We anticipated that this could happen, as it is not uncommon for biopharma companies to stop developing a particular molecule due to shifting business priorities. Our contract with the company stipulated that should they decide to shelve the drug, Charley’s Fund could take over the rights to develop it. We exercised that right and then financed additional work to keep moving the drug toward a clinical trial for kids with Duchenne. In late 2018, a Cambridge-based company that is singularly focused on developing treatments for Duchenne licensed the rights to develop the compound. This company has the drug development expertise and resources necessary to advance the program into clinical trials. We receive quarterly update reports from the company to ensure they are moving along without undue delay.
The Race to Yes
Background + Problem
When we started Charley’s Fund in 2004, our singular goal was to get new treatments into clinical trials. Thankfully, a tremendous amount of progress has been made on that front. Fifteen years ago, there were zero clinical trials for people with Duchenne; today there are dozens. However, with this historic progress comes new challenges. One of those challenges became evident when an emerging treatment had been tested in boys with Duchenne for several years. At first, it was the parents who started to notice that their kids were doing better than expected. Then, upon examination of the data, a broad swath of DMD experts (scientists and clinicians) agreed that this treatment met the criteria for accelerated approval. Yet the regulatory process dragged out for months, and then years. The FDA reviewers tasked with evaluating the drug failed to provide clear guidance to the company on how to proceed in light of the positive initial data. They raised question after question that delayed wider access to the medicine through accelerated approval, even though 36 esteemed DMD experts penned a letter outlining why, in their collective opinions, doctors should be allowed to prescribe this drug.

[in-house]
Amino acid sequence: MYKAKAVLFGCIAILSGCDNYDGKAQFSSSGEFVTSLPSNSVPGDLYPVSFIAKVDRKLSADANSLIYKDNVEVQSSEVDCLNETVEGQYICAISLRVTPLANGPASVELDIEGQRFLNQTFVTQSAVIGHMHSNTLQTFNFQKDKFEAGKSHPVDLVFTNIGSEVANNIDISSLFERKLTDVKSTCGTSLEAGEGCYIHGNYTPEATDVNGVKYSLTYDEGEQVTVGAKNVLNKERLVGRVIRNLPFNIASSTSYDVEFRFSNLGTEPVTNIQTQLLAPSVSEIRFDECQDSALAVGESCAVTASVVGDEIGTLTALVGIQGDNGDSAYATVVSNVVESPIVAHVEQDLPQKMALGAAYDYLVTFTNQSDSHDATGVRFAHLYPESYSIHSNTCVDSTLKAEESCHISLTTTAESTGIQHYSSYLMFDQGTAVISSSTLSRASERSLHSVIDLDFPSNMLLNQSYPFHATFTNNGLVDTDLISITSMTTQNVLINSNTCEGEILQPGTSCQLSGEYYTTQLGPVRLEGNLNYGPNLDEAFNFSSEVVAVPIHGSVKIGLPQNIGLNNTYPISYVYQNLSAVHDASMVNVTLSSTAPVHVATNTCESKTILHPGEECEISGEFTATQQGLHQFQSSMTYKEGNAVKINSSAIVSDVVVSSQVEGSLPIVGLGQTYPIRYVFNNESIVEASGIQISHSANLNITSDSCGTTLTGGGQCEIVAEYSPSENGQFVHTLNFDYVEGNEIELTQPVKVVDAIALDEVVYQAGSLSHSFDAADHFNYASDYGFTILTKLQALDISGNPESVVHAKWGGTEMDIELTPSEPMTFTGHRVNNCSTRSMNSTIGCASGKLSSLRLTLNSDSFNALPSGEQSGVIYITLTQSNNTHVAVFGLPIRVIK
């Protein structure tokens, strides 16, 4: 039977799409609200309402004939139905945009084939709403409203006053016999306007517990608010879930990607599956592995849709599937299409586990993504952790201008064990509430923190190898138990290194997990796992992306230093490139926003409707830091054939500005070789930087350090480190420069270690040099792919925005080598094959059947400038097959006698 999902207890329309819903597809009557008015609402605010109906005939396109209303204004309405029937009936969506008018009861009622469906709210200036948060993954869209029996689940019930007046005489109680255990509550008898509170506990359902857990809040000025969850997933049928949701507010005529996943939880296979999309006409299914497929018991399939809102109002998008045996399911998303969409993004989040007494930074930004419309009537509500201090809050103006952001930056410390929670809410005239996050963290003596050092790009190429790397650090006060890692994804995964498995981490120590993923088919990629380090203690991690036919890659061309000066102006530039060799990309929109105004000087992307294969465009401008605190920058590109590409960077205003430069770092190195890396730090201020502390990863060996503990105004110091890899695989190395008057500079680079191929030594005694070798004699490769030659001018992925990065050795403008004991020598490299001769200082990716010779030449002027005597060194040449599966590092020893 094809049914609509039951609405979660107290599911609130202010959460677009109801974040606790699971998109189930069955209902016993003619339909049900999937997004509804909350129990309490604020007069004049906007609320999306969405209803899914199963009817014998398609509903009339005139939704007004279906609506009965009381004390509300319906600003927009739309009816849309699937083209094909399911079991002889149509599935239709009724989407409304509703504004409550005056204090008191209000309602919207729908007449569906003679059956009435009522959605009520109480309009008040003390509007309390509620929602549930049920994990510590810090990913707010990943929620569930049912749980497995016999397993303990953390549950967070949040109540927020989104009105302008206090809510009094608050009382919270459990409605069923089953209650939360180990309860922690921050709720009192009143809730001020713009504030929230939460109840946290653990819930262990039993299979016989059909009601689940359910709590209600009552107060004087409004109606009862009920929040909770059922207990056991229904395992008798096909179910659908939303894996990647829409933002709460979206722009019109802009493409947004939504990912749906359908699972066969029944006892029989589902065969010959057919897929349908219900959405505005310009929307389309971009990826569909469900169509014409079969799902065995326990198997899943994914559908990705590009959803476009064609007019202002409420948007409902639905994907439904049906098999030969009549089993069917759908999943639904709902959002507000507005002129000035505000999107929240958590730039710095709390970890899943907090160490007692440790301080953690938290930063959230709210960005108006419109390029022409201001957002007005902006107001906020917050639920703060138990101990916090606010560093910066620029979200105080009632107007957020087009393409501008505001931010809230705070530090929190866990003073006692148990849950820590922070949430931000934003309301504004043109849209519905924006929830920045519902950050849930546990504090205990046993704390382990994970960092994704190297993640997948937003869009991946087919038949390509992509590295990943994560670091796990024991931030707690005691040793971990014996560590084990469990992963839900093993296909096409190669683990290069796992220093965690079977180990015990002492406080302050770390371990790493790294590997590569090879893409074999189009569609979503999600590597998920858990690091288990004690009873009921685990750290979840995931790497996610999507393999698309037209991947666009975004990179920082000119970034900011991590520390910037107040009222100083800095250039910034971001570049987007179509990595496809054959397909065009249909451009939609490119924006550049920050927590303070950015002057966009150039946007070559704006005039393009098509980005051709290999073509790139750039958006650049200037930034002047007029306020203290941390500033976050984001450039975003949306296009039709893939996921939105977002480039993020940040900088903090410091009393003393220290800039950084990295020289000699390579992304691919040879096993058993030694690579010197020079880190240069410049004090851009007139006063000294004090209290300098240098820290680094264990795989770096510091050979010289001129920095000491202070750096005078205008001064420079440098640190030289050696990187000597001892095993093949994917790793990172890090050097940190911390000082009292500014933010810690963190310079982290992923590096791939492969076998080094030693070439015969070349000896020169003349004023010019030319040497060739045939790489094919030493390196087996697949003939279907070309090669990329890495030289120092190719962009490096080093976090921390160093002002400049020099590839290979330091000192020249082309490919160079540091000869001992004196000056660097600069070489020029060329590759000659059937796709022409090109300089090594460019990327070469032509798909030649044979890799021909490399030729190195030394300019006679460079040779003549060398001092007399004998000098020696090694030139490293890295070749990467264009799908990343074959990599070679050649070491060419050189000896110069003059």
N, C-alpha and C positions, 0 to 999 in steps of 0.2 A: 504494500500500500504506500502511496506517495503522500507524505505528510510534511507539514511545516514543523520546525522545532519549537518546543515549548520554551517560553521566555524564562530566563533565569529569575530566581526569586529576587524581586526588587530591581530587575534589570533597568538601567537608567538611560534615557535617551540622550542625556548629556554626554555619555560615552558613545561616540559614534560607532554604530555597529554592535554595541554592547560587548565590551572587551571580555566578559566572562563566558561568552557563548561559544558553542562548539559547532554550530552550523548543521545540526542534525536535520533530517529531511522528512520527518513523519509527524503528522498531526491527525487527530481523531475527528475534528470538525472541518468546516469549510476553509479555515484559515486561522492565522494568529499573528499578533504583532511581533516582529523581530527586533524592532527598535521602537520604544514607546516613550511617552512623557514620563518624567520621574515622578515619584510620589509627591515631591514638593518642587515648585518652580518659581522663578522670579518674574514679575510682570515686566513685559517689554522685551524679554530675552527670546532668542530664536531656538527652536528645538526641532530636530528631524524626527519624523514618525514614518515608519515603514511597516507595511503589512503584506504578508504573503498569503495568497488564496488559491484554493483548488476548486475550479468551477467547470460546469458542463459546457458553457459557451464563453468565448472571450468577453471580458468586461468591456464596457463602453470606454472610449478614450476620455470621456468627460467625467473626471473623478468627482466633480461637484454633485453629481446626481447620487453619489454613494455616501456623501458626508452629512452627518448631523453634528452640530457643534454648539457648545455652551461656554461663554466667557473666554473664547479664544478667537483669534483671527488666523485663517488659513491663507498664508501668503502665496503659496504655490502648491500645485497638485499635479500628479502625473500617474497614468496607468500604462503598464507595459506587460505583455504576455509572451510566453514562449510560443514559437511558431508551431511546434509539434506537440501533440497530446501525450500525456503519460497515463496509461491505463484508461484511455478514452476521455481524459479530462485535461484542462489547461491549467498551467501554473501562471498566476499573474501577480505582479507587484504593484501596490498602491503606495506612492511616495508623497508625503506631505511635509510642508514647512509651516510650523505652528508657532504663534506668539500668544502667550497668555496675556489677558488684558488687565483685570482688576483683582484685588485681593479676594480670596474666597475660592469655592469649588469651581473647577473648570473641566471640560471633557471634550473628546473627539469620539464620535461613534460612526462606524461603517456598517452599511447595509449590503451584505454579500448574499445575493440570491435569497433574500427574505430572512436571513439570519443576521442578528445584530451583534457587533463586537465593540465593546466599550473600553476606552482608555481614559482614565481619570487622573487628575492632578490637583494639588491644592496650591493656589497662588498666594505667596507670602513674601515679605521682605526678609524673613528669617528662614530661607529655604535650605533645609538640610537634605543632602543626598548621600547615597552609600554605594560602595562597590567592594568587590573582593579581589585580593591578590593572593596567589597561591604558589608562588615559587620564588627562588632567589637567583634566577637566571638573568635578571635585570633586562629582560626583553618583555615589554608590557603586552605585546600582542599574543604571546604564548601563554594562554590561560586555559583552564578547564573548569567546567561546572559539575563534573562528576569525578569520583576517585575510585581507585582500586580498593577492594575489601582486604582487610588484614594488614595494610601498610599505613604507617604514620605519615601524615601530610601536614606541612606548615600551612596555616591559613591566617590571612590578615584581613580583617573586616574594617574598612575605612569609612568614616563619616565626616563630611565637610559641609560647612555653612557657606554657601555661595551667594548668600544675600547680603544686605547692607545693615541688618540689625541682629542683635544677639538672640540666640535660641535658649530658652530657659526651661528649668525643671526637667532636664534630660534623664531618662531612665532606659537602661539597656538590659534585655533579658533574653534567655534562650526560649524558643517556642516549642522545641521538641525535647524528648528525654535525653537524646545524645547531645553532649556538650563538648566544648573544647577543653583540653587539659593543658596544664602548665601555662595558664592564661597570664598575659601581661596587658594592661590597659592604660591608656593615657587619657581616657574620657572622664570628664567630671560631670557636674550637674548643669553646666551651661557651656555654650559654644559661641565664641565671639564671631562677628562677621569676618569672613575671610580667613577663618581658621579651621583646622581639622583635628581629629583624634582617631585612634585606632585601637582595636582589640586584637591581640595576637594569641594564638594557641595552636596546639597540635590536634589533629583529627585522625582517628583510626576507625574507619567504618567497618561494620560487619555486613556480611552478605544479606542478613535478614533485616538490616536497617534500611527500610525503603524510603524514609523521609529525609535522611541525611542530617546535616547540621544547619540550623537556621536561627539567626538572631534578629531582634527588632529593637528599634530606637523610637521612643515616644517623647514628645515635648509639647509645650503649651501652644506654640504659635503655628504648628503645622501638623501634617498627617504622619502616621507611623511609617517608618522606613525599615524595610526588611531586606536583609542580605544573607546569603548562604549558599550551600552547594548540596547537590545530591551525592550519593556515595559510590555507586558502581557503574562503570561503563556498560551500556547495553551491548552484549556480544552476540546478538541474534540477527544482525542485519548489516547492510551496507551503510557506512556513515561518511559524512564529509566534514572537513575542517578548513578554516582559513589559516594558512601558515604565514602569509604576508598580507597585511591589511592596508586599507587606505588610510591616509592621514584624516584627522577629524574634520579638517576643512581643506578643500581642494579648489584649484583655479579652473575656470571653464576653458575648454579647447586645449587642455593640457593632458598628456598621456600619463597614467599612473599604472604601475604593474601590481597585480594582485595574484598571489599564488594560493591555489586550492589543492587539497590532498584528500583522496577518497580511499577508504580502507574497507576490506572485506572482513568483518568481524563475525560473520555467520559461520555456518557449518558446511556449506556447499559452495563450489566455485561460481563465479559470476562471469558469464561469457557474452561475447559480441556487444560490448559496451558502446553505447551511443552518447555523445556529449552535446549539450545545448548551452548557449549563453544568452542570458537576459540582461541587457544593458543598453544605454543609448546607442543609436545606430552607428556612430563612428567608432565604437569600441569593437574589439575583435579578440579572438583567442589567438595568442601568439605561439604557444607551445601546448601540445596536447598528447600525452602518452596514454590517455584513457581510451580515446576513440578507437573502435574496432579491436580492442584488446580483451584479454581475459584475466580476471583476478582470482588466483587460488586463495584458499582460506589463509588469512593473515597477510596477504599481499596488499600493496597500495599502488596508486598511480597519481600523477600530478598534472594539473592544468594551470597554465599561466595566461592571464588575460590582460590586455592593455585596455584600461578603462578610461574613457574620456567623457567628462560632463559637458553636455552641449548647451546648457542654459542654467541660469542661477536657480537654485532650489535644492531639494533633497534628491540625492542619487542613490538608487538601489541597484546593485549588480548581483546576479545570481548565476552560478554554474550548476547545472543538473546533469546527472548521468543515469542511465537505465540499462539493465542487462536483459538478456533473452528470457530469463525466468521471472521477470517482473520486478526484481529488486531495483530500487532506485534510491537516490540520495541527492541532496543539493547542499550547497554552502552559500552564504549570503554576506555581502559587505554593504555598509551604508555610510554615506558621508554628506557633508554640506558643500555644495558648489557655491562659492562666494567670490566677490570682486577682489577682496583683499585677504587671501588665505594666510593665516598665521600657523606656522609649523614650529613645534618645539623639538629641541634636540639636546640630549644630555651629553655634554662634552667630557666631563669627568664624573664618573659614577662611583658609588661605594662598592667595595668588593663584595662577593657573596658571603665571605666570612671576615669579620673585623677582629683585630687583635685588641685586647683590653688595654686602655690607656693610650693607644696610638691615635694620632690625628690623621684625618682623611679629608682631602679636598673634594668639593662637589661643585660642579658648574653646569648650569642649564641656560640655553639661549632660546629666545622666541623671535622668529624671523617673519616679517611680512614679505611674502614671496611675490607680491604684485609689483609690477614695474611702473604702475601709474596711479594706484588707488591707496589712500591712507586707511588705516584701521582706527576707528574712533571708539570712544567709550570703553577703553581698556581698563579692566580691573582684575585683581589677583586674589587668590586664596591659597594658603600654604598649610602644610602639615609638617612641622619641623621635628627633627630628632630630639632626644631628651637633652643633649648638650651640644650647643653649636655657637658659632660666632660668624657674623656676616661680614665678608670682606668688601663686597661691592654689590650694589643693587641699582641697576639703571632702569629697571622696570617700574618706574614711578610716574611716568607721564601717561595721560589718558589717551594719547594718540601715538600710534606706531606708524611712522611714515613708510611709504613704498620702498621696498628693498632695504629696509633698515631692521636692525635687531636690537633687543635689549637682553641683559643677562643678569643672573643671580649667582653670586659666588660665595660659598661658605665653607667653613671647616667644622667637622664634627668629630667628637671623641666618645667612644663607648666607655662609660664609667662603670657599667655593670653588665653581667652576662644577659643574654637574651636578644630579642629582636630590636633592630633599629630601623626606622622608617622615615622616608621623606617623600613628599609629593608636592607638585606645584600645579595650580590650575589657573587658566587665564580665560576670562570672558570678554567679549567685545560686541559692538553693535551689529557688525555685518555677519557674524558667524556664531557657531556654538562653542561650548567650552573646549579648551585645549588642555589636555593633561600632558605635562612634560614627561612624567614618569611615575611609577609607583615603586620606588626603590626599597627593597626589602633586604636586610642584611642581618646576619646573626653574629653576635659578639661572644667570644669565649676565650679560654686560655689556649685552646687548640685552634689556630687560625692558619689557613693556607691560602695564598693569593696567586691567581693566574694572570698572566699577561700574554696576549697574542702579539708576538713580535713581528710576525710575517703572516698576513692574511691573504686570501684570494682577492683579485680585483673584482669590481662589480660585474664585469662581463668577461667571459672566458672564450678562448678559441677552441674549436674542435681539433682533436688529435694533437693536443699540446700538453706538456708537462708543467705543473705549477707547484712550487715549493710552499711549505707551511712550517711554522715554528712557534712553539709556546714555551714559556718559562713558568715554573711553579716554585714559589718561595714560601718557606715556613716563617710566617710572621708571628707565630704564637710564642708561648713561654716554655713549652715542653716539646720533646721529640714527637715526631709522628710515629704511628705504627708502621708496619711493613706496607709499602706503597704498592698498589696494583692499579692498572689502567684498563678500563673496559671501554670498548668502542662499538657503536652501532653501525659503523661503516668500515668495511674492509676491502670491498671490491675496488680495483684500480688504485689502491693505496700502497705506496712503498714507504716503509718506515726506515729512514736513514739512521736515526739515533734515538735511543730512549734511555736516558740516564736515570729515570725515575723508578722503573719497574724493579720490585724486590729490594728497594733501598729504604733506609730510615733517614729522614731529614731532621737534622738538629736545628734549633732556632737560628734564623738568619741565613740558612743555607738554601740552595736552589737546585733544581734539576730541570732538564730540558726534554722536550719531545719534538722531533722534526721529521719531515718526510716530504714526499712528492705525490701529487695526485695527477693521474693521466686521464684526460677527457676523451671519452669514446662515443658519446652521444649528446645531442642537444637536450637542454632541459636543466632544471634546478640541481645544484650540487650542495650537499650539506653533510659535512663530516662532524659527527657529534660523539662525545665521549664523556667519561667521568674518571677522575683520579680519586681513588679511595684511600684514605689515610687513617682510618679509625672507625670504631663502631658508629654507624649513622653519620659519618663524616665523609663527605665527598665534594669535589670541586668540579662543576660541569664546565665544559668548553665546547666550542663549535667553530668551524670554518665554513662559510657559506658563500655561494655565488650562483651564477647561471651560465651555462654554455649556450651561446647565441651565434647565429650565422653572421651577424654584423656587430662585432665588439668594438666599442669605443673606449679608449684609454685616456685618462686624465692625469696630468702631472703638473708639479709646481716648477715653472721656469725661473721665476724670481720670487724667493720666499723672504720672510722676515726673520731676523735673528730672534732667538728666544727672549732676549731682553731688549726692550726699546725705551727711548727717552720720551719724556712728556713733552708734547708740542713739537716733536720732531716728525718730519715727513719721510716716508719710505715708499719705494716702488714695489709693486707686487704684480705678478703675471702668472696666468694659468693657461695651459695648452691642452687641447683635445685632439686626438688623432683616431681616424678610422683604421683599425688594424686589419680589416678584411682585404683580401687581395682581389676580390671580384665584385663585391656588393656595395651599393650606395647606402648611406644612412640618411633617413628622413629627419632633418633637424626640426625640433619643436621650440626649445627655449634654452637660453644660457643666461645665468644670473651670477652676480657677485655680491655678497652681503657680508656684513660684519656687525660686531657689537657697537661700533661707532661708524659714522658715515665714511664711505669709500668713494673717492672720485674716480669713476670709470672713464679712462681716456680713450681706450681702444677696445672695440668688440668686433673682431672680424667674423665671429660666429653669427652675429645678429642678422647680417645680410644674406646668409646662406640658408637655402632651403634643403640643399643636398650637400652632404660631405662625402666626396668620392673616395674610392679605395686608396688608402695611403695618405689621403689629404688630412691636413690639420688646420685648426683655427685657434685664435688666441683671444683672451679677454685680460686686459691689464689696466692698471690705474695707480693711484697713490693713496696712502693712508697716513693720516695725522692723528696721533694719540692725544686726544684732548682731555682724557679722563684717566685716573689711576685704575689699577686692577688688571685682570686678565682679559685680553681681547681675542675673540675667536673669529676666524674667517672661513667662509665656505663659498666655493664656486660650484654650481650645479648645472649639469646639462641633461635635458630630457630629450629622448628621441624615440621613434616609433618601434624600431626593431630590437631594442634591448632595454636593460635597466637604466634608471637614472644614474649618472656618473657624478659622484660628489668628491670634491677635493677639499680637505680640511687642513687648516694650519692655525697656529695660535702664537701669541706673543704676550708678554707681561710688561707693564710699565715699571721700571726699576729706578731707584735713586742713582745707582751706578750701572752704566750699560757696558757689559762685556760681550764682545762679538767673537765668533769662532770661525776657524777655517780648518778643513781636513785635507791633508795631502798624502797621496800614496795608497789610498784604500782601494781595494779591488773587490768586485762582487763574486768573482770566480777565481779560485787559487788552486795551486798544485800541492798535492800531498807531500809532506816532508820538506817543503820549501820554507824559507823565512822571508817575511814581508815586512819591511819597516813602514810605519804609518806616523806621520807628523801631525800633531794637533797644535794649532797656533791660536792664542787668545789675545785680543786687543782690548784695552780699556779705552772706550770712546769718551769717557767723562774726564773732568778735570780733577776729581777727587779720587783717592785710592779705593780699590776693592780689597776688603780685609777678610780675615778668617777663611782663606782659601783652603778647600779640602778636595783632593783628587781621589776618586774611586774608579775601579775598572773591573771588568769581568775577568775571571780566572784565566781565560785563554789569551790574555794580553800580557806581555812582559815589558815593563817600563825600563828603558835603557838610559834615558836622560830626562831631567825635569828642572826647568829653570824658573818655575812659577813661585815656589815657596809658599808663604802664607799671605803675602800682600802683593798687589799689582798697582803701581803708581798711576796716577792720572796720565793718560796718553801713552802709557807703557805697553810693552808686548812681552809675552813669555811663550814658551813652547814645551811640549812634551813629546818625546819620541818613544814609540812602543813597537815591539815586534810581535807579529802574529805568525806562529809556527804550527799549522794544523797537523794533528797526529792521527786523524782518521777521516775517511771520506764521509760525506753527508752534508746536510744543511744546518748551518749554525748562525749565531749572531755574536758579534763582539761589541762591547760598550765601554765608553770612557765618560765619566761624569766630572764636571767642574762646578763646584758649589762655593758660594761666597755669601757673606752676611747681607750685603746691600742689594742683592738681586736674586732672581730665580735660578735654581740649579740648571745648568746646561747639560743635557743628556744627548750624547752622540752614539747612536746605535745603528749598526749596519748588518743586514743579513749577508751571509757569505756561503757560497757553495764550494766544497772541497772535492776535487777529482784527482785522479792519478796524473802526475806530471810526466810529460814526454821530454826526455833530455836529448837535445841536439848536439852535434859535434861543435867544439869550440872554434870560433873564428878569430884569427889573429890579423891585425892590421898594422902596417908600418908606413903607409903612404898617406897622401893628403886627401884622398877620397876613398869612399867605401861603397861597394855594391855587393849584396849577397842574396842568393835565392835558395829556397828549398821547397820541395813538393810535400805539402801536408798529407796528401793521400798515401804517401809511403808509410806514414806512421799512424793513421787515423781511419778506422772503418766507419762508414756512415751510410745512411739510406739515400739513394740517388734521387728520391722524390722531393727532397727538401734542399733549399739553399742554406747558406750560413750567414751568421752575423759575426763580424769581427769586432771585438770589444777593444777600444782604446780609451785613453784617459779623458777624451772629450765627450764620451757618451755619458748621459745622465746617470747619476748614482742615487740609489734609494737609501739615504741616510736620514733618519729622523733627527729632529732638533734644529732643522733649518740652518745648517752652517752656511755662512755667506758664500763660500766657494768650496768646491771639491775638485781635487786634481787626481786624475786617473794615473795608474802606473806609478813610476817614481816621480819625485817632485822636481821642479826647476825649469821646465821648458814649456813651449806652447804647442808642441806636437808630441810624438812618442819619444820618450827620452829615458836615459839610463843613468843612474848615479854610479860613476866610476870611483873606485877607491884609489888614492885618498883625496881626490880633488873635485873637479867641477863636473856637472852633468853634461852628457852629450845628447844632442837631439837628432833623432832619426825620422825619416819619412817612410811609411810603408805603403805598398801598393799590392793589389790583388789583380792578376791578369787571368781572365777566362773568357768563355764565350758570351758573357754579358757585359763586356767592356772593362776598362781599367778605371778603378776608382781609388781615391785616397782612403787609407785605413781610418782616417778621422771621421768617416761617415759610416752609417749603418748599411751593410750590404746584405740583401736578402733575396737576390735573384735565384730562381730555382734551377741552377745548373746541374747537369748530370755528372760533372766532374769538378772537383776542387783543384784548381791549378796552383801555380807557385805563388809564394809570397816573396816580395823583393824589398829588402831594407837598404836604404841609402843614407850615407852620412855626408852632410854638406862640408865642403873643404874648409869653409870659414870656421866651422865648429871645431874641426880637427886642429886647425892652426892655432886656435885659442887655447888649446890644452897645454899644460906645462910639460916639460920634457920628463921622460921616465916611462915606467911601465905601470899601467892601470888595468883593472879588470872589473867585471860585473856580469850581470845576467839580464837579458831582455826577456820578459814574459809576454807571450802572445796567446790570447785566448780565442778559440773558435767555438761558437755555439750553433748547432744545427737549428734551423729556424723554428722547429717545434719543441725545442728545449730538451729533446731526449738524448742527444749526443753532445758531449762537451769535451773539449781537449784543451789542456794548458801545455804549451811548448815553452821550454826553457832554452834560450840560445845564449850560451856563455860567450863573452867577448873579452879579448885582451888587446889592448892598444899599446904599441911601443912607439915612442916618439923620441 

We joined forces with Team Joseph, a Michigan-based organization, to launch The Race to Yes, an independent movement powered by the Duchenne community and concerned public to help bring about a faster, more efficient regulatory process for DMD treatments. The Race to Yes pursued a three-pronged approach to achieving this end: direct conversations with the FDA, engaging elected officials, and public awareness/activism. We first sprang into action when we learned that the FDA was not providing Sarepta with clear and timely regulatory guidance for the clinical development of eteplirsen and follow-on exon skipping drugs in the company’s pipeline. Over the ensuing two years, we helped shine a bright light on the regulatory process to help ensure that our government is acting in the best interests of the people it serves. Ultimately, eteplirsen (now called Exondys 51) gained accelerated approval, and now another exon skipping medicine for a different subset of patients (golodirsen) is under review. Importantly, the FDA reviewers who decide whether a drug should be approved now have a better understanding of critical issues such as the natural history of Duchenne, the role of dystrophin in disease progression and modification, and the nuances of various outcome measures.